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Rudding Park


Rudding Park is an early-19th-century landscaped park of 107 hectares, forming the setting for a country house. There are also mid-20th-century gardens by James Russell.


The site stands on the edge of the Pennine Range, with the land falling away to the east to Crimple Beck.
The following is from the Register of Parks and Gardens of Special Historic Interest. For the most up-to-date Register entry, please visit the The National Heritage List for England (NHLE):

Early 19th-century landscaped park, forming the setting for a country house, with mid-20th-century gardens by James Russell. Humphry Repton drew up a Red Book in 1790, but the exact extent of his contribution to the development of the site is unknown.



Rudding Park lies on the outskirts of Harrogate in North Yorkshire, immediately to the north-west of Follifoot village. It covers c 107ha and stands on the edge of the Pennine Range, with the land falling away to the east to Crimple Beck, beyond which are distant views over the Vale of York to York Minster. The A658 forms the south-east boundary, Rudding Lane wraps around the south-west and north-west boundaries, while the north-east faces onto farmland.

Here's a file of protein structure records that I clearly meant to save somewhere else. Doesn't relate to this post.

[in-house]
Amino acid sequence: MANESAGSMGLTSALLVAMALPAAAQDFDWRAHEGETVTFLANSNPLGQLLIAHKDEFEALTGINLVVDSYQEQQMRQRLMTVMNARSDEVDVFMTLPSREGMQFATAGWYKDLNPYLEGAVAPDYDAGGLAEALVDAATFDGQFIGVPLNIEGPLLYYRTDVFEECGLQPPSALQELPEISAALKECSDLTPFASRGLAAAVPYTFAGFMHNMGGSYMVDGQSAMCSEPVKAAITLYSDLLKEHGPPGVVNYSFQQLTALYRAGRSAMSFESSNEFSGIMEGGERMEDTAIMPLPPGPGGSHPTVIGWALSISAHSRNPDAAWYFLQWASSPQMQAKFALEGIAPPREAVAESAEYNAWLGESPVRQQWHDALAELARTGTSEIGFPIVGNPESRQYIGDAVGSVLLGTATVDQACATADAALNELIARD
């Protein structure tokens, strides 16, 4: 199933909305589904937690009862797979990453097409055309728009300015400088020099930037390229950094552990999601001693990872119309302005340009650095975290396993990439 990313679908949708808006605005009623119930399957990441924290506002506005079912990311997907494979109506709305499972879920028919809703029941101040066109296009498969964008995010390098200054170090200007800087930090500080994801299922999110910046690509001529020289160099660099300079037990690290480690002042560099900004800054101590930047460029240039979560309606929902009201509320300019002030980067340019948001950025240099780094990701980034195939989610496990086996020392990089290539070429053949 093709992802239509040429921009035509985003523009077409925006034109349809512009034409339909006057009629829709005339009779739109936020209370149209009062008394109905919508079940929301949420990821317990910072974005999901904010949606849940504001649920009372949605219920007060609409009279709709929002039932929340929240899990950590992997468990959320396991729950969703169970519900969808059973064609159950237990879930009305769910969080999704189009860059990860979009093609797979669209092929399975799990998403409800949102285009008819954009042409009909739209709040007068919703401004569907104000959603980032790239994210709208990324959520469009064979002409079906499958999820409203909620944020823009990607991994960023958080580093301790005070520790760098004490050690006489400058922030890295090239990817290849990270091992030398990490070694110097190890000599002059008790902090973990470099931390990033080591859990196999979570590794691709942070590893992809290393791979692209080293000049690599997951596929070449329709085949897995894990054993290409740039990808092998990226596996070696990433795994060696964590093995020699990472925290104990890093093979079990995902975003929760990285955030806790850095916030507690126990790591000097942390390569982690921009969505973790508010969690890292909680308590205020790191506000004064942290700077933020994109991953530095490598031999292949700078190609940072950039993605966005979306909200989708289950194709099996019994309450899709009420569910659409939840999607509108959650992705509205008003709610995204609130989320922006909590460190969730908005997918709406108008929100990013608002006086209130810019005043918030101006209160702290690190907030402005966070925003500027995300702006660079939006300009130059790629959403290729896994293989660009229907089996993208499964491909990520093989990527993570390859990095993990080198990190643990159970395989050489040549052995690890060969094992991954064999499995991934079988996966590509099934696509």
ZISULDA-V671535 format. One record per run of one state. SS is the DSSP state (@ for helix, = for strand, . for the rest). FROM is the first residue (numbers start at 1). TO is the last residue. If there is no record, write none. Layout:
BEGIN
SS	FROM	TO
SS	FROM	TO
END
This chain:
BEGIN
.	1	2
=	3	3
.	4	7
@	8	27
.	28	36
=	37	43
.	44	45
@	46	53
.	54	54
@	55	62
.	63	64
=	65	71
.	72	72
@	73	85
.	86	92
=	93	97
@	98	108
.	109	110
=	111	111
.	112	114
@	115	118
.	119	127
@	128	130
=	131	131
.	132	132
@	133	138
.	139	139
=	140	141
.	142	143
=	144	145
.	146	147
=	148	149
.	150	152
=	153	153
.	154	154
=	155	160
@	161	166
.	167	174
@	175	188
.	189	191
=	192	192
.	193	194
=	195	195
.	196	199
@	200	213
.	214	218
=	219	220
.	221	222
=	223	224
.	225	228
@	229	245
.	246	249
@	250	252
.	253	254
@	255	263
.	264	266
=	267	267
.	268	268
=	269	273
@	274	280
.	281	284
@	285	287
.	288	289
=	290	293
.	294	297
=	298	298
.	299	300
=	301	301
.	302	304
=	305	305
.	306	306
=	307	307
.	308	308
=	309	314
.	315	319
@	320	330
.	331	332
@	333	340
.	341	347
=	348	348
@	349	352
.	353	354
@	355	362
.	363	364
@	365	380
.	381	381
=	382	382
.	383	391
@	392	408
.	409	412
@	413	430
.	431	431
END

The present (late C20) access to Rudding Park is off Rudding Lane, but the early C19 main Rudding Gate with its Ionic arch, flanked by lodges (listed grade II), stands in the village of Follifoot to the south-east. From here the drive crossed the park, past the south end of the lake, to the east front of the House but since the building of the A658 the lodges and part of the drive have been separated from the body of the park. A second drive enters the northernmost corner of the park through a pair of early C19 iron gates between piers surmounted by stone bulls' heads (listed grade II), and leads past the complex of The Stables (formerly the Home Farm), the late C17 Dower House (listed grade II) and the sawmill to arrive at the east front.